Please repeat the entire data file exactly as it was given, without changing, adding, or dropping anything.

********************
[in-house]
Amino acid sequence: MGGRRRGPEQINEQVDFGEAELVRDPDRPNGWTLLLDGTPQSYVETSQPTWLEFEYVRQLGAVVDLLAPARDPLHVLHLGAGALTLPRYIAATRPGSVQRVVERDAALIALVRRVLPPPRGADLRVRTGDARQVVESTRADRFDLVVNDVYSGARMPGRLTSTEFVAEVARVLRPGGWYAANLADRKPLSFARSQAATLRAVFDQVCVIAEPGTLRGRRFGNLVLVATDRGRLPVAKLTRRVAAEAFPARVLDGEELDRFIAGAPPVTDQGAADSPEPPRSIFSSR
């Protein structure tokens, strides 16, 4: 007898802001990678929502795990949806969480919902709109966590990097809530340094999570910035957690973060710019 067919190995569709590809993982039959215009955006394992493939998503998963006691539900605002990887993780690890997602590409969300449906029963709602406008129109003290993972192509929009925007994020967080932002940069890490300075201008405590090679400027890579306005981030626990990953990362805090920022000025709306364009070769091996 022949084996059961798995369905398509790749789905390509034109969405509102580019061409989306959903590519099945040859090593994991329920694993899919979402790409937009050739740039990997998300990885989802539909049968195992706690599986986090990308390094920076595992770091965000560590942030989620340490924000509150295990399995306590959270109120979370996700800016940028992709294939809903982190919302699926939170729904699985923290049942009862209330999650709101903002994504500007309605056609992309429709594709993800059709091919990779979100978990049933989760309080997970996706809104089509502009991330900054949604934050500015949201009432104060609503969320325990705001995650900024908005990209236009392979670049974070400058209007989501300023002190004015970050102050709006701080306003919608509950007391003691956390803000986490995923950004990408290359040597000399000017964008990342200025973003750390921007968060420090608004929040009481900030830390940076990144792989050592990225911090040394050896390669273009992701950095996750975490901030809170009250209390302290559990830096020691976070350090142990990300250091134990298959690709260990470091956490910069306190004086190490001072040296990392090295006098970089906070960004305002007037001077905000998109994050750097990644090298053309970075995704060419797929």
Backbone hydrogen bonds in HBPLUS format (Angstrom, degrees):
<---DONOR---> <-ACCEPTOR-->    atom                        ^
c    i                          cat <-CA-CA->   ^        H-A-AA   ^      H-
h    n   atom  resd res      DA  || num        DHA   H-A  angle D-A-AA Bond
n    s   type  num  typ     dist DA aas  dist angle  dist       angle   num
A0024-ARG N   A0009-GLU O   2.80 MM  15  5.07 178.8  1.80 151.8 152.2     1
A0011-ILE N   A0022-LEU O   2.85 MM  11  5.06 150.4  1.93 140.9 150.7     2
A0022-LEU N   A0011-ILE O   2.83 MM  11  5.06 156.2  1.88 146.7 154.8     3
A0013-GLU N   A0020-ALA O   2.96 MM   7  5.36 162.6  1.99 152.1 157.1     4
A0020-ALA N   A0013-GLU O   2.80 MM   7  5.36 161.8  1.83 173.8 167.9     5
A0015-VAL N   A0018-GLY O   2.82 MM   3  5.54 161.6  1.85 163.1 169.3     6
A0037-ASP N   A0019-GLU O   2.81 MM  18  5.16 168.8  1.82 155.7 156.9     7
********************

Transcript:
[in-house]
Amino acid sequence: MGGRRRGPEQINEQVDFGEAELVRDPDRPNGWTLLLDGTPQSYVETSQPTWLEFEYVRQLGAVVDLLAPARDPLHVLHLGAGALTLPRYIAATRPGSVQRVVERDAALIALVRRVLPPPRGADLRVRTGDARQVVESTRADRFDLVVNDVYSGARMPGRLTSTEFVAEVARVLRPGGWYAANLADRKPLSFARSQAATLRAVFDQVCVIAEPGTLRGRRFGNLVLVATDRGRLPVAKLTRRVAAEAFPARVLDGEELDRFIAGAPPVTDQGAADSPEPPRSIFSSR
């Protein structure tokens, strides 16, 4: 007898802001990678929502795990949806969480919902709109966590990097809530340094999570910035957690973060710019 067919190995569709590809993982039959215009955006394992493939998503998963006691539900605002990887993780690890997602590409969300449906029963709602406008129109003290993972192509929009925007994020967080932002940069890490300075201008405590090679400027890579306005981030626990990953990362805090920022000025709306364009070769091996 022949084996059961798995369905398509790749789905390509034109969405509102580019061409989306959903590519099945040859090593994991329920694993899919979402790409937009050739740039990997998300990885989802539909049968195992706690599986986090990308390094920076595992770091965000560590942030989620340490924000509150295990399995306590959270109120979370996700800016940028992709294939809903982190919302699926939170729904699985923290049942009862209330999650709101903002994504500007309605056609992309429709594709993800059709091919990779979100978990049933989760309080997970996706809104089509502009991330900054949604934050500015949201009432104060609503969320325990705001995650900024908005990209236009392979670049974070400058209007989501300023002190004015970050102050709006701080306003919608509950007391003691956390803000986490995923950004990408290359040597000399000017964008990342200025973003750390921007968060420090608004929040009481900030830390940076990144792989050592990225911090040394050896390669273009992701950095996750975490901030809170009250209390302290559990830096020691976070350090142990990300250091134990298959690709260990470091956490910069306190004086190490001072040296990392090295006098970089906070960004305002007037001077905000998109994050750097990644090298053309970075995704060419797929």
Backbone hydrogen bonds in HBPLUS format (Angstrom, degrees):
<---DONOR---> <-ACCEPTOR-->    atom                        ^
c    i                          cat <-CA-CA->   ^        H-A-AA   ^      H-
h    n   atom  resd res      DA  || num        DHA   H-A  angle D-A-AA Bond
n    s   type  num  typ     dist DA aas  dist angle  dist       angle   num
A0024-ARG N   A0009-GLU O   2.80 MM  15  5.07 178.8  1.80 151.8 152.2     1
A0011-ILE N   A0022-LEU O   2.85 MM  11  5.06 150.4  1.93 140.9 150.7     2
A0022-LEU N   A0011-ILE O   2.83 MM  11  5.06 156.2  1.88 146.7 154.8     3
A0013-GLU N   A0020-ALA O   2.96 MM   7  5.36 162.6  1.99 152.1 157.1     4
A0020-ALA N   A0013-GLU O   2.80 MM   7  5.36 161.8  1.83 173.8 167.9     5
A0015-VAL N   A0018-GLY O   2.82 MM   3  5.54 161.6  1.85 163.1 169.3     6
A0037-ASP N   A0019-GLU O   2.81 MM  18  5.16 168.8  1.82 155.7 156.9     7